Diversion of prescription stimulant drugs among 1018-year-olds

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Purpose of review

Public health concern regarding the nonmedical use of prescription stimulants among youth has generated the need for increased understanding of diversion, which is the illegal sharing and selling of prescription drugs. Although our understanding of nonmedical use of stimulants has increased, the same cannot be said of diversion behavior among youth.

Recent findings

The aim of this article is to use data from the National Monitoring of Adolescent Prescription Stimulants Study, which assessed prescription stimulant use among 10–18 years old across 10 US cities to report on prescription stimulant diversion among those who misused those medications. Findings indicate that more than one half (52%) of youth had engaged in one of the three forms of diversion (incoming only, outgoing only and both incoming and outgoing diversion). Engaging in incoming diversion only and both incoming and outgoing diversion increased with age and nonmedical use of prescription stimulants. All forms of diversion increased with marijuana use and among 16–18 years old with a friend's use of prescription stimulant.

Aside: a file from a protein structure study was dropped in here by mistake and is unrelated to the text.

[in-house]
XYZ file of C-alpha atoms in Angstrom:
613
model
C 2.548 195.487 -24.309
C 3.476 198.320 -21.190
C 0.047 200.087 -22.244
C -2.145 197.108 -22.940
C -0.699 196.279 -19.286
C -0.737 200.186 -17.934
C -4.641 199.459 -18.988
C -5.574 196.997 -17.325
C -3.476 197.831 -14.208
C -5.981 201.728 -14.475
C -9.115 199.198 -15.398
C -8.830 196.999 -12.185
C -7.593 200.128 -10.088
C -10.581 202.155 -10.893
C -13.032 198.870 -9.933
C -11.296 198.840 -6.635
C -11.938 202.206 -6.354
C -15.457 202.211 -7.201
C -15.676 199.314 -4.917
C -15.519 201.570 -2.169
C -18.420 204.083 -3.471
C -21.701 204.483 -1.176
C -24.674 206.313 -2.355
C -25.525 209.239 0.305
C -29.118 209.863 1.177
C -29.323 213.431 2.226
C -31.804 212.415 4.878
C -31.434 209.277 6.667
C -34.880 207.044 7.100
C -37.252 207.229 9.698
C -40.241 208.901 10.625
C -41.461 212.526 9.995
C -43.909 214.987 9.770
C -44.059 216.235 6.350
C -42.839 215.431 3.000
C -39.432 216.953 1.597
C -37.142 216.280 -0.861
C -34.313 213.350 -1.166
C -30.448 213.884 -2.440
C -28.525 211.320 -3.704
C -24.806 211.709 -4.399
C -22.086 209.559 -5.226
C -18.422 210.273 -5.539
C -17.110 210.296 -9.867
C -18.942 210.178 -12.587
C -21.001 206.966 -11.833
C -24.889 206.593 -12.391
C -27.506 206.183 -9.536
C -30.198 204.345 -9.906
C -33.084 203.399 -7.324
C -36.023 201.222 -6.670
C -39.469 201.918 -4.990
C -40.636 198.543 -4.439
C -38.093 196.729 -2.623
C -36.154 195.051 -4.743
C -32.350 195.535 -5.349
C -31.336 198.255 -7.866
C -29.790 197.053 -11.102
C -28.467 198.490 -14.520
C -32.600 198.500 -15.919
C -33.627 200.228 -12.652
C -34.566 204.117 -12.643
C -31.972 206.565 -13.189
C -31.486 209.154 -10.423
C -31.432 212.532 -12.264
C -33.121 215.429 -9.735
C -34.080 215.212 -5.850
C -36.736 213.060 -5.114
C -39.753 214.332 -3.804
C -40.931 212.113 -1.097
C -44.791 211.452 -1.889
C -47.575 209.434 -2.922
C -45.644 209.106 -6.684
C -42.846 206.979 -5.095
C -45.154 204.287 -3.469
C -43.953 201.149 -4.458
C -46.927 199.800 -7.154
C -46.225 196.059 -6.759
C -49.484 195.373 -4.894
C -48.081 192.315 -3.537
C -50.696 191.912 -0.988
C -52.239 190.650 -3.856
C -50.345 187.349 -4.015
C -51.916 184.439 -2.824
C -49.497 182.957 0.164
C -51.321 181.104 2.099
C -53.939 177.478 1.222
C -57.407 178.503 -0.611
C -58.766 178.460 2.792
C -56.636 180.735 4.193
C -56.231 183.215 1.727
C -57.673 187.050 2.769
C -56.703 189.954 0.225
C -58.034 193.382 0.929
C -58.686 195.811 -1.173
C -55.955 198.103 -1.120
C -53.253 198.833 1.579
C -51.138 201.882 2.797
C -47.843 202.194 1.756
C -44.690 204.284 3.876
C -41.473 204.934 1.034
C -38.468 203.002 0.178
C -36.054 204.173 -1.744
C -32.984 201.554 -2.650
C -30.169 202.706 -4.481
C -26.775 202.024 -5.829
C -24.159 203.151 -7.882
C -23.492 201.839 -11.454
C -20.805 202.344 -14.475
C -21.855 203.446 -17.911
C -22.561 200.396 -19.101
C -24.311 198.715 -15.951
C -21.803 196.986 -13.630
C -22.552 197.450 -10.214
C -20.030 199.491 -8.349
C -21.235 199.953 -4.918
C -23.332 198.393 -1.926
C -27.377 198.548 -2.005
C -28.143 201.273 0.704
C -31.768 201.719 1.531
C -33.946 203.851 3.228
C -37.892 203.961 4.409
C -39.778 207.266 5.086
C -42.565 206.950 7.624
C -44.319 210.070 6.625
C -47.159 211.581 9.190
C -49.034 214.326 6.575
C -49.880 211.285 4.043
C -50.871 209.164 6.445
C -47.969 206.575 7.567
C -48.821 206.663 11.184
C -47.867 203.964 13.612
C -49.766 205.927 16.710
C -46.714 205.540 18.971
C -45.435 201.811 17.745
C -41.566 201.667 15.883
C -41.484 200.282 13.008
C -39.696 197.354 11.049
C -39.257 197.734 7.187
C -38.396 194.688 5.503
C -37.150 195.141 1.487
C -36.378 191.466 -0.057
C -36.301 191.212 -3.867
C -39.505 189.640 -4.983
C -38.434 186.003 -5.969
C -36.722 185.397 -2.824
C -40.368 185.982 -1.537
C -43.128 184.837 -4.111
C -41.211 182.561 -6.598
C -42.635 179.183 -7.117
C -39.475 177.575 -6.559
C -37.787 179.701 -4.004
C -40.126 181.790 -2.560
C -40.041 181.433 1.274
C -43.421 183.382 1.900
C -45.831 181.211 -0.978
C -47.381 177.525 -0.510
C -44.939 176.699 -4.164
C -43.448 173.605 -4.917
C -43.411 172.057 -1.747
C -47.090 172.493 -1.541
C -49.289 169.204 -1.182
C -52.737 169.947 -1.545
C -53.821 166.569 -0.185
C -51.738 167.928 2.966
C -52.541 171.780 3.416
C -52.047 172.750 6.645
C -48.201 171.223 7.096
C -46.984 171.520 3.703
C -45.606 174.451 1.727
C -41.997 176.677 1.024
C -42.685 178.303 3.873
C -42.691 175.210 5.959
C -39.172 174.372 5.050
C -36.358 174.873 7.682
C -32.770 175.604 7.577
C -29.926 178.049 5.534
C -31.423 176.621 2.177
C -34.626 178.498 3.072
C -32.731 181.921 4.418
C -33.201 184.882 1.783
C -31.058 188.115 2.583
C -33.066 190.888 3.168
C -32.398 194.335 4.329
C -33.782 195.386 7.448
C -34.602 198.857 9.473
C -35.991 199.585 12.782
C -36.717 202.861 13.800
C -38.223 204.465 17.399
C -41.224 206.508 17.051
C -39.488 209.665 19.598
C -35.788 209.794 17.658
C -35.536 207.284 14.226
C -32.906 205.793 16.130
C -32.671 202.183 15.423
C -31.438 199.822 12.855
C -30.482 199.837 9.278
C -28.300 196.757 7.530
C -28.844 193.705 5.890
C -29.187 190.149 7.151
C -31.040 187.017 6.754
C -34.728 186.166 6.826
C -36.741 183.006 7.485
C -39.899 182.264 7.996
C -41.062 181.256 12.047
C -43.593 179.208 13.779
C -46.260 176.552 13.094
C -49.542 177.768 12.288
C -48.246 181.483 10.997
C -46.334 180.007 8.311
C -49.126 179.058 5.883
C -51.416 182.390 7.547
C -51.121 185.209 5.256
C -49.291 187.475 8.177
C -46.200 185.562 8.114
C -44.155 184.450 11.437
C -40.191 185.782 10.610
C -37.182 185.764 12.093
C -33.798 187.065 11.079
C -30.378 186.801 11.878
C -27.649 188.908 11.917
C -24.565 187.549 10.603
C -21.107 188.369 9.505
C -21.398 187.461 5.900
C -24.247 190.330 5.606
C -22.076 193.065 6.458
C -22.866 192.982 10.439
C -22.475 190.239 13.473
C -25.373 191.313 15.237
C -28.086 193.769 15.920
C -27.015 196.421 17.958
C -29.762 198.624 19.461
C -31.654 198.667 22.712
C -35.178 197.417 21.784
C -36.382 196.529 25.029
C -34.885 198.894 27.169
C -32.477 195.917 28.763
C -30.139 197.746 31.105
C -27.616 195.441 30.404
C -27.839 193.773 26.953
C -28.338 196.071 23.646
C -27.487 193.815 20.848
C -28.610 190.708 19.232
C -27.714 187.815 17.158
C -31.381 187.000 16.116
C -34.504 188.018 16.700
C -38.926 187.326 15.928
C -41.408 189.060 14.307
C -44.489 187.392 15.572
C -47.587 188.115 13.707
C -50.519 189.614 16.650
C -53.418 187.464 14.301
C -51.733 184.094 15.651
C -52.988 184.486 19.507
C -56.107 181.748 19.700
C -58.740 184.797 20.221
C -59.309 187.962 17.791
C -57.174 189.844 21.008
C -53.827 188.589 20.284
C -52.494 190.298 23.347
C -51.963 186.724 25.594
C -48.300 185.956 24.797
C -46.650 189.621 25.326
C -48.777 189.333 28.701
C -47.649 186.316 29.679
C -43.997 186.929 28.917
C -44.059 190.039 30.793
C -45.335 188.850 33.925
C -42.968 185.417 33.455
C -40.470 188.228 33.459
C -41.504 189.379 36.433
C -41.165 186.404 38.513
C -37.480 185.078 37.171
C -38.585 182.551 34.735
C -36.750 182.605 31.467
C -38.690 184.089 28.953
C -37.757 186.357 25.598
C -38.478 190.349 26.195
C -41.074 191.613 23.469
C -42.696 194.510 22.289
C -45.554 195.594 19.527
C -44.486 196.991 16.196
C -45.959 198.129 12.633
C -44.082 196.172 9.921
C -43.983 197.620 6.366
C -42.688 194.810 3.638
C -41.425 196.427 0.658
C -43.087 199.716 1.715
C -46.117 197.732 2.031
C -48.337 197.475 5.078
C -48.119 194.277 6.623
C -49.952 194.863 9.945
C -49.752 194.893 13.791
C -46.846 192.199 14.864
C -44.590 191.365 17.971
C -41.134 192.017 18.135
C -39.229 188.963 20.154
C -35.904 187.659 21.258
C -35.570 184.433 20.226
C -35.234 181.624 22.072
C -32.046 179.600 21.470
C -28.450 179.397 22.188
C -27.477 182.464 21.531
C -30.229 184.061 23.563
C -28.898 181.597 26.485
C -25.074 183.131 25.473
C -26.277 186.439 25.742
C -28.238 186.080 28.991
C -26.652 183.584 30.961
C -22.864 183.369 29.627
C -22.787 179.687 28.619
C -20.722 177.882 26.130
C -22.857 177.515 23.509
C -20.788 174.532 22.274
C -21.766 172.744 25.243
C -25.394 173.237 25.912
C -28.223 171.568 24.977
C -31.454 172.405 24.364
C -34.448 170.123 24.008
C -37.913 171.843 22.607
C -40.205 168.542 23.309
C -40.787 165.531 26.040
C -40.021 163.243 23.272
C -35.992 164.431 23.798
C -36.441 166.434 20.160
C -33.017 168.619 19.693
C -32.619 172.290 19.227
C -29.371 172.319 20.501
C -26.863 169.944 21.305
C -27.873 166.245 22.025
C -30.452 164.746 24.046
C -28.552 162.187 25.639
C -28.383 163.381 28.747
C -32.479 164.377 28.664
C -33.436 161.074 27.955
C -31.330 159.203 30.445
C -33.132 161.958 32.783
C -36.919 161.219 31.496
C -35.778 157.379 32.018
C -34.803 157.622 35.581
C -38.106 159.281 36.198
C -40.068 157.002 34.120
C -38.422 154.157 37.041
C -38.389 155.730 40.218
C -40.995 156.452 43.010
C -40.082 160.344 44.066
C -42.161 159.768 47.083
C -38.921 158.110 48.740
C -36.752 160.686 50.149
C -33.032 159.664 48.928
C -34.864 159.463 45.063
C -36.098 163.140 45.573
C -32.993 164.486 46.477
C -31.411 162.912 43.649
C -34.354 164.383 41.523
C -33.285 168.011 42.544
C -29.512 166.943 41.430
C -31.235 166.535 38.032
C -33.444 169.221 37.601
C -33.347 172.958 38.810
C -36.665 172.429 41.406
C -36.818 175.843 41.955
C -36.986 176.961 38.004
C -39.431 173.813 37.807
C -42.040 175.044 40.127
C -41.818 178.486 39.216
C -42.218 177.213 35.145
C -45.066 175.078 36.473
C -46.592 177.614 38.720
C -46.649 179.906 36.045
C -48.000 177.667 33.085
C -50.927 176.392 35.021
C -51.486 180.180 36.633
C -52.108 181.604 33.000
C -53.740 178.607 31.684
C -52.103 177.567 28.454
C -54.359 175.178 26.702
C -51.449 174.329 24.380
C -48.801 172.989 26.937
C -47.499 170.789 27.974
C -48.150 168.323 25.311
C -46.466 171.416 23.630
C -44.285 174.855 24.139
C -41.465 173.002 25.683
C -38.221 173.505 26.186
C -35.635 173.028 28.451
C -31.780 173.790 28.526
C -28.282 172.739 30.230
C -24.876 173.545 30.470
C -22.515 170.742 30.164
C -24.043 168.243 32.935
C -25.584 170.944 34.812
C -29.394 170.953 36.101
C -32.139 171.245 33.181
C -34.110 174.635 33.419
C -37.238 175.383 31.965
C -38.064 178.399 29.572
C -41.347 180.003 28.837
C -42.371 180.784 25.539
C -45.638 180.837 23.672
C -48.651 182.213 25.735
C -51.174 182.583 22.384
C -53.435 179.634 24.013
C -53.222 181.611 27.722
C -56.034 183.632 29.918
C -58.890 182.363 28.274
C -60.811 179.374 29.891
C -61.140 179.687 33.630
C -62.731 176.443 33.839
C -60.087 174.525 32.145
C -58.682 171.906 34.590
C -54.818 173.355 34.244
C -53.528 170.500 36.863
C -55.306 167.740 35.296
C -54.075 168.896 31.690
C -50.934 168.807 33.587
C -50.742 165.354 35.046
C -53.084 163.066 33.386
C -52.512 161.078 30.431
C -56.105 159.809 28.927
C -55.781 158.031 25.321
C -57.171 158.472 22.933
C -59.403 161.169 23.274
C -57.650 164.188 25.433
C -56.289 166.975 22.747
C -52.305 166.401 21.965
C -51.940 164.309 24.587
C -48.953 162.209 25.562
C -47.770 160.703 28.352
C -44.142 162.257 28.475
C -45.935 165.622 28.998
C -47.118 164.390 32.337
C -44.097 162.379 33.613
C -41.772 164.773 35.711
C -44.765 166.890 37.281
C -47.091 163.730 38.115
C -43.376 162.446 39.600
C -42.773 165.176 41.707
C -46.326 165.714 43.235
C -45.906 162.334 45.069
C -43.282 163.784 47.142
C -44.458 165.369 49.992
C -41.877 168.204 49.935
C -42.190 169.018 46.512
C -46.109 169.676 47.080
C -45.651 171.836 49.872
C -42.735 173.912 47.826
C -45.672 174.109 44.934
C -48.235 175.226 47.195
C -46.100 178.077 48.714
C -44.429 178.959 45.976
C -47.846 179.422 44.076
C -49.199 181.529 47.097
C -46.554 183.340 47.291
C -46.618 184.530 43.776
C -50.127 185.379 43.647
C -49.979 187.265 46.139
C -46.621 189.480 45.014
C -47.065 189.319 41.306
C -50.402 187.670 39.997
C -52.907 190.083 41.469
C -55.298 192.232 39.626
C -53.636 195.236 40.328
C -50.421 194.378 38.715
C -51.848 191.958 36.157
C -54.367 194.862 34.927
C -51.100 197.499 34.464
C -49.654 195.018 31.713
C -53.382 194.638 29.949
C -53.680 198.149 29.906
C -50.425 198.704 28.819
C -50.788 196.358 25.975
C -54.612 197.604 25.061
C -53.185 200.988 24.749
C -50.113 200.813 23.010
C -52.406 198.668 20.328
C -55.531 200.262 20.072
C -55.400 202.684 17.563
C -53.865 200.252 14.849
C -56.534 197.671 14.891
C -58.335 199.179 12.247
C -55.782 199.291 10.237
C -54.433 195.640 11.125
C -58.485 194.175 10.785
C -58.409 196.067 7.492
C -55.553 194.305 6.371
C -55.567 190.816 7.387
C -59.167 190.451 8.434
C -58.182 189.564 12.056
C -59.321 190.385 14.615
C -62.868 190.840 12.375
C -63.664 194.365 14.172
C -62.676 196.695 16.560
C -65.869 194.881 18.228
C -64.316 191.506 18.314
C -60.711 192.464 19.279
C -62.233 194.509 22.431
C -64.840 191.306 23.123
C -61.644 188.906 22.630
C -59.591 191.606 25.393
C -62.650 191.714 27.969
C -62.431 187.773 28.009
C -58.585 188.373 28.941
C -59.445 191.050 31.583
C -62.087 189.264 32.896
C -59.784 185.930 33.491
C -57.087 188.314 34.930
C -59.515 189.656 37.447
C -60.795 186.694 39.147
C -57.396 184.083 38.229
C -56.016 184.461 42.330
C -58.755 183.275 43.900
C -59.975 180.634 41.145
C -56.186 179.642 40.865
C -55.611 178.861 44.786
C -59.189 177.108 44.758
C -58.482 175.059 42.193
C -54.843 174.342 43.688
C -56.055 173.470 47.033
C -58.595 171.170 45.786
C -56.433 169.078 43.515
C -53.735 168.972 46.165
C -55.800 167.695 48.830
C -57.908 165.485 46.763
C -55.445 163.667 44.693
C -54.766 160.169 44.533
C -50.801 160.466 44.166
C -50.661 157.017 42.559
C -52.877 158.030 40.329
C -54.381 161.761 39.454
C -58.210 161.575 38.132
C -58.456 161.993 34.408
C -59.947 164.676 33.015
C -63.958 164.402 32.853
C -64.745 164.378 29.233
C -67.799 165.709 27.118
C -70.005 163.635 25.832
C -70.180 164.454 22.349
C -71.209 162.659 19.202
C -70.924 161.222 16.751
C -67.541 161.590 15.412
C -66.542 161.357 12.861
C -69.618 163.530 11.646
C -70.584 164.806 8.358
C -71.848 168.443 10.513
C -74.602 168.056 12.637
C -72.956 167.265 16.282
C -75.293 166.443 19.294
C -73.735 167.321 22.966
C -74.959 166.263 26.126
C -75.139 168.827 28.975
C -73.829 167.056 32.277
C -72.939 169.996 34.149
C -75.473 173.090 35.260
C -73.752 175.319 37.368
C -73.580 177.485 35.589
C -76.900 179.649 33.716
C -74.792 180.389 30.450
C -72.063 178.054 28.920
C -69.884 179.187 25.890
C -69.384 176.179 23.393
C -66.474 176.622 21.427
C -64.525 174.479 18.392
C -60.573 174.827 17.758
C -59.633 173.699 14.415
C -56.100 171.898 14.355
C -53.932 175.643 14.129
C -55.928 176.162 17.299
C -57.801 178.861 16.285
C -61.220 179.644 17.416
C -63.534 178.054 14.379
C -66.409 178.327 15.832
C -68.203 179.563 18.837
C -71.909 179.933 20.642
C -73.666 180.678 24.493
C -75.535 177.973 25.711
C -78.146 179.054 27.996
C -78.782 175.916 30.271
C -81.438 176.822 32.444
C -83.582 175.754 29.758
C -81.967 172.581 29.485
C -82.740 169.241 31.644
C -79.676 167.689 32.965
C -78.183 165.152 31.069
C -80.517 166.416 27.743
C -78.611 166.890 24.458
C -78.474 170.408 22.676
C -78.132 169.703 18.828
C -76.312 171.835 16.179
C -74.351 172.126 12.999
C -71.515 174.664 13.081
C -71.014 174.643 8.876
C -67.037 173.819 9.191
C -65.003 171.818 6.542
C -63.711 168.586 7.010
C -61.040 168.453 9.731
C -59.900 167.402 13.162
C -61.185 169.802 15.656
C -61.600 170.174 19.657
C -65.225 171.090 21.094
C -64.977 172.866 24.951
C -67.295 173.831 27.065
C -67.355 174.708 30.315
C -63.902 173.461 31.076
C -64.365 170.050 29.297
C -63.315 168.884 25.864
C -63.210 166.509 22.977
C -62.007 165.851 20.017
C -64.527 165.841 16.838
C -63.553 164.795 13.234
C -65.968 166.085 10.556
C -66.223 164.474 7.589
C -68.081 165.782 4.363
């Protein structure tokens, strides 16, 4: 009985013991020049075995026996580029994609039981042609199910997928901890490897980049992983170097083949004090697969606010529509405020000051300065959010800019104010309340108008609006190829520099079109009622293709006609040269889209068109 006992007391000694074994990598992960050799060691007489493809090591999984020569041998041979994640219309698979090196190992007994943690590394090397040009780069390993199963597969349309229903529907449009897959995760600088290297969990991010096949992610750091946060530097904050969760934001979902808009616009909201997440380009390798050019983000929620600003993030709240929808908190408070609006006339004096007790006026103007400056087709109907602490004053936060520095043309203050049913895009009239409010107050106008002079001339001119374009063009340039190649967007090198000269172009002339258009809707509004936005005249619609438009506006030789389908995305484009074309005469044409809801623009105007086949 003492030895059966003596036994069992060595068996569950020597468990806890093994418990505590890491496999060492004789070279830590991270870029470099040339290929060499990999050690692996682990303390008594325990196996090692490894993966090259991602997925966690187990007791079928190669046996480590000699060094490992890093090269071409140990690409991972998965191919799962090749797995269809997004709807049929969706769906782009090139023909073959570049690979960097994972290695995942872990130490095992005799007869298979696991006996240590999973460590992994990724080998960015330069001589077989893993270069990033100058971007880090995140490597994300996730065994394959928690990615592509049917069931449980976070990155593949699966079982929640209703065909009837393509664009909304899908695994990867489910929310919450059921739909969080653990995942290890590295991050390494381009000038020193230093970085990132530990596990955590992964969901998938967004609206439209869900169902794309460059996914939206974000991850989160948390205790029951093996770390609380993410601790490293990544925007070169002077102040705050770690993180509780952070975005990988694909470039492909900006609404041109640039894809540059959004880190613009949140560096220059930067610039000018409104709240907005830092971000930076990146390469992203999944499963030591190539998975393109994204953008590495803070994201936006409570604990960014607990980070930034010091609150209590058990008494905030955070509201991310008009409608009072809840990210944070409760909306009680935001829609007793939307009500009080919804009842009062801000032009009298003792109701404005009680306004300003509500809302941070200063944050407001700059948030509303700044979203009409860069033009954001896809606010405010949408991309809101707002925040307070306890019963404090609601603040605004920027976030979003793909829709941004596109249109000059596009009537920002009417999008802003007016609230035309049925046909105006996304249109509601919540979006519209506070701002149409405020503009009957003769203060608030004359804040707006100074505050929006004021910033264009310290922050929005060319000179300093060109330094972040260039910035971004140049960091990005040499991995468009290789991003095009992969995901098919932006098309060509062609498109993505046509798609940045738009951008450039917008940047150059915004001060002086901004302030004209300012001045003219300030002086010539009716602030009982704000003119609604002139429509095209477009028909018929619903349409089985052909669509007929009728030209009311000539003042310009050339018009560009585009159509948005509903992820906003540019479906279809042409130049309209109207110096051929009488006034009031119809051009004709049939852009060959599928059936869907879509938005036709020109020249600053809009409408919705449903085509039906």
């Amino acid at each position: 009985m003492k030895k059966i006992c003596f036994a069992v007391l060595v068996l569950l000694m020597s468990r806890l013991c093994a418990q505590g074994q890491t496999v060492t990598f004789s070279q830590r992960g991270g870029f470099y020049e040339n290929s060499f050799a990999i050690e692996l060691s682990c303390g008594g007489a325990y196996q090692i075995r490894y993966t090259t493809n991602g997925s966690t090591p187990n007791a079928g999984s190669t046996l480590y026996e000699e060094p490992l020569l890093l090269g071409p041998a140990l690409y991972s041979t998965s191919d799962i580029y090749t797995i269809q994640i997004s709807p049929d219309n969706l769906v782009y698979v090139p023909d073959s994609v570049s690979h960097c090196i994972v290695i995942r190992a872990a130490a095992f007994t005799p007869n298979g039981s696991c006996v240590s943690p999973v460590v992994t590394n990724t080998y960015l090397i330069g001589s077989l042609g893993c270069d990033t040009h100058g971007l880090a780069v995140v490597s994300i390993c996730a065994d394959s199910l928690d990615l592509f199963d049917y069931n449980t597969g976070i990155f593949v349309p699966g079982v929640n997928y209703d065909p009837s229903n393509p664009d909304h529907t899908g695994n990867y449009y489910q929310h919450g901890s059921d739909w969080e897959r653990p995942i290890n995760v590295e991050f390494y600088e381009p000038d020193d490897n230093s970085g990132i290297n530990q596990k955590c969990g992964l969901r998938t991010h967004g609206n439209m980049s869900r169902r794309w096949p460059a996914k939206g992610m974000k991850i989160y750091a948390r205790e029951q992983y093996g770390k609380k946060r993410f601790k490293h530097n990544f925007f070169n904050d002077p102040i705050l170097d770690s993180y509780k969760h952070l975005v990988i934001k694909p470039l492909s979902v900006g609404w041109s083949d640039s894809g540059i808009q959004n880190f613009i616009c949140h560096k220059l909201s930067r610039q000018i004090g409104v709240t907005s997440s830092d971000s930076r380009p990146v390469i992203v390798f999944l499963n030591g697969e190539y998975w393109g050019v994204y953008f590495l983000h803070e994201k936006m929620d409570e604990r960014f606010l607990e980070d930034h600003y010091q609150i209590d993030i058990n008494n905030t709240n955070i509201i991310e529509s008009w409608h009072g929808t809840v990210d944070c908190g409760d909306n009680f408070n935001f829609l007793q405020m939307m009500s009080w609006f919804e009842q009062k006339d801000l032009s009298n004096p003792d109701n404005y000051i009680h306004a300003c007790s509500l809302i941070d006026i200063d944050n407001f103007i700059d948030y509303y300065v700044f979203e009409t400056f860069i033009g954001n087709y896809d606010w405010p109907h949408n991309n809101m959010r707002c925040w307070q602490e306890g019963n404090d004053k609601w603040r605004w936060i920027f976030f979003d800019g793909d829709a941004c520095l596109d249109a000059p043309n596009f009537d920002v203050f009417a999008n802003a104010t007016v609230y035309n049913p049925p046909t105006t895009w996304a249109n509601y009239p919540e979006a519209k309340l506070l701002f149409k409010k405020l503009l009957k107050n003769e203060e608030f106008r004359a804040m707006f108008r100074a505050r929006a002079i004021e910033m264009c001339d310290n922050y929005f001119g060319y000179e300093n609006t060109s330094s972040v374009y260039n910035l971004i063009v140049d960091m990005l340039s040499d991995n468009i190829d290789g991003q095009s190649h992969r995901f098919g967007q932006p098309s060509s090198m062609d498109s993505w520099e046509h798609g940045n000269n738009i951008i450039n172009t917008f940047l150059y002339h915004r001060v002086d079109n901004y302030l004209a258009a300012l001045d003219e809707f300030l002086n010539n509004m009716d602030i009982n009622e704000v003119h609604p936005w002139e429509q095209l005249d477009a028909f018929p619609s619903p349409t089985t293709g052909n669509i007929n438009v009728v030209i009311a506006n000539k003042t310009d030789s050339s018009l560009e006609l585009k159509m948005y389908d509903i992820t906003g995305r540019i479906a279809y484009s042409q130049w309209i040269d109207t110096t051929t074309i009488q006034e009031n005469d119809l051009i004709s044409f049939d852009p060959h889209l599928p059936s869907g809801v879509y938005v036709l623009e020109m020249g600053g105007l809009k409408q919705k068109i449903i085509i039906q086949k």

Findings provide an understanding of the subtypes of diversion and risk correlates of youth prescription stimulant diverter's that has value in preventing prescription stimulant diversion.

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